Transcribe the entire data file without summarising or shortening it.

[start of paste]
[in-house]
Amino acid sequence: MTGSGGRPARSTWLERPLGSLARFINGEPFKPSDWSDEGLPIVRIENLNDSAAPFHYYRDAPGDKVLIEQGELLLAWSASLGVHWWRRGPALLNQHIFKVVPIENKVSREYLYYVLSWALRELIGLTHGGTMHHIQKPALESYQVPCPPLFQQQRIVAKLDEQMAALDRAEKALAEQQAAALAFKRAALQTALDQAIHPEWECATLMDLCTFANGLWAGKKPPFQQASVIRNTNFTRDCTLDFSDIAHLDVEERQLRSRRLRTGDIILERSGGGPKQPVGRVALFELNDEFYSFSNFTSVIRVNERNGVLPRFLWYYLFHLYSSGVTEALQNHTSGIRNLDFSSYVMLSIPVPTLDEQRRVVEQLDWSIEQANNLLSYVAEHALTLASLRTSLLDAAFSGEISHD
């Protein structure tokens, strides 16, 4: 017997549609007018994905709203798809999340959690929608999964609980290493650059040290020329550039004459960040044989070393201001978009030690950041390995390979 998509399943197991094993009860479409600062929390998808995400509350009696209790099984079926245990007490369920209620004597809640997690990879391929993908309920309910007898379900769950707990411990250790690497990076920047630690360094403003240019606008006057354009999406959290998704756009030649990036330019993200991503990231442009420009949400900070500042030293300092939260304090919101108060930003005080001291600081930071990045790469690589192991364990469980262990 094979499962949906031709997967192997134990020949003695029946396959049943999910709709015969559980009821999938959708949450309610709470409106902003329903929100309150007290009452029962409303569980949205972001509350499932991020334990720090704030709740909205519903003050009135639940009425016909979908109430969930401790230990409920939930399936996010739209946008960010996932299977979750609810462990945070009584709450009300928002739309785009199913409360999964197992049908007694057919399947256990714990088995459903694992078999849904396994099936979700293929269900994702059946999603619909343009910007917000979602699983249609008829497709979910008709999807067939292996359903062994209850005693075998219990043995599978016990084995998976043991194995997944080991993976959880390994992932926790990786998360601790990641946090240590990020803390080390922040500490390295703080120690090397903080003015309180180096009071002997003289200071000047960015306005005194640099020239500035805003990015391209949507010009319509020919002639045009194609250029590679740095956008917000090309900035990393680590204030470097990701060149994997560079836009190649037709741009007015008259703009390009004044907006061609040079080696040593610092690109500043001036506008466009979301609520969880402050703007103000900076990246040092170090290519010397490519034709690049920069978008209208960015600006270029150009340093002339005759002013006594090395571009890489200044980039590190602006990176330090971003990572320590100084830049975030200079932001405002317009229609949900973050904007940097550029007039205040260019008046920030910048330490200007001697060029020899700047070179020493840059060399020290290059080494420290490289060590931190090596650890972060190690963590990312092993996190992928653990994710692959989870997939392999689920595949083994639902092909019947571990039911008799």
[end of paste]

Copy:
[in-house]
Amino acid sequence: MTGSGGRPARSTWLERPLGSLARFINGEPFKPSDWSDEGLPIVRIENLNDSAAPFHYYRDAPGDKVLIEQGELLLAWSASLGVHWWRRGPALLNQHIFKVVPIENKVSREYLYYVLSWALRELIGLTHGGTMHHIQKPALESYQVPCPPLFQQQRIVAKLDEQMAALDRAEKALAEQQAAALAFKRAALQTALDQAIHPEWECATLMDLCTFANGLWAGKKPPFQQASVIRNTNFTRDCTLDFSDIAHLDVEERQLRSRRLRTGDIILERSGGGPKQPVGRVALFELNDEFYSFSNFTSVIRVNERNGVLPRFLWYYLFHLYSSGVTEALQNHTSGIRNLDFSSYVMLSIPVPTLDEQRRVVEQLDWSIEQANNLLSYVAEHALTLASLRTSLLDAAFSGEISHD
């Protein structure tokens, strides 16, 4: 017997549609007018994905709203798809999340959690929608999964609980290493650059040290020329550039004459960040044989070393201001978009030690950041390995390979 998509399943197991094993009860479409600062929390998808995400509350009696209790099984079926245990007490369920209620004597809640997690990879391929993908309920309910007898379900769950707990411990250790690497990076920047630690360094403003240019606008006057354009999406959290998704756009030649990036330019993200991503990231442009420009949400900070500042030293300092939260304090919101108060930003005080001291600081930071990045790469690589192991364990469980262990 094979499962949906031709997967192997134990020949003695029946396959049943999910709709015969559980009821999938959708949450309610709470409106902003329903929100309150007290009452029962409303569980949205972001509350499932991020334990720090704030709740909205519903003050009135639940009425016909979908109430969930401790230990409920939930399936996010739209946008960010996932299977979750609810462990945070009584709450009300928002739309785009199913409360999964197992049908007694057919399947256990714990088995459903694992078999849904396994099936979700293929269900994702059946999603619909343009910007917000979602699983249609008829497709979910008709999807067939292996359903062994209850005693075998219990043995599978016990084995998976043991194995997944080991993976959880390994992932926790990786998360601790990641946090240590990020803390080390922040500490390295703080120690090397903080003015309180180096009071002997003289200071000047960015306005005194640099020239500035805003990015391209949507010009319509020919002639045009194609250029590679740095956008917000090309900035990393680590204030470097990701060149994997560079836009190649037709741009007015008259703009390009004044907006061609040079080696040593610092690109500043001036506008466009979301609520969880402050703007103000900076990246040092170090290519010397490519034709690049920069978008209208960015600006270029150009340093002339005759002013006594090395571009890489200044980039590190602006990176330090971003990572320590100084830049975030200079932001405002317009229609949900973050904007940097550029007039205040260019008046920030910048330490200007001697060029020899700047070179020493840059060399020290290059080494420290490289060590931190090596650890972060190690963590990312092993996190992928653990994710692959989870997939392999689920595949083994639902092909019947571990039911008799």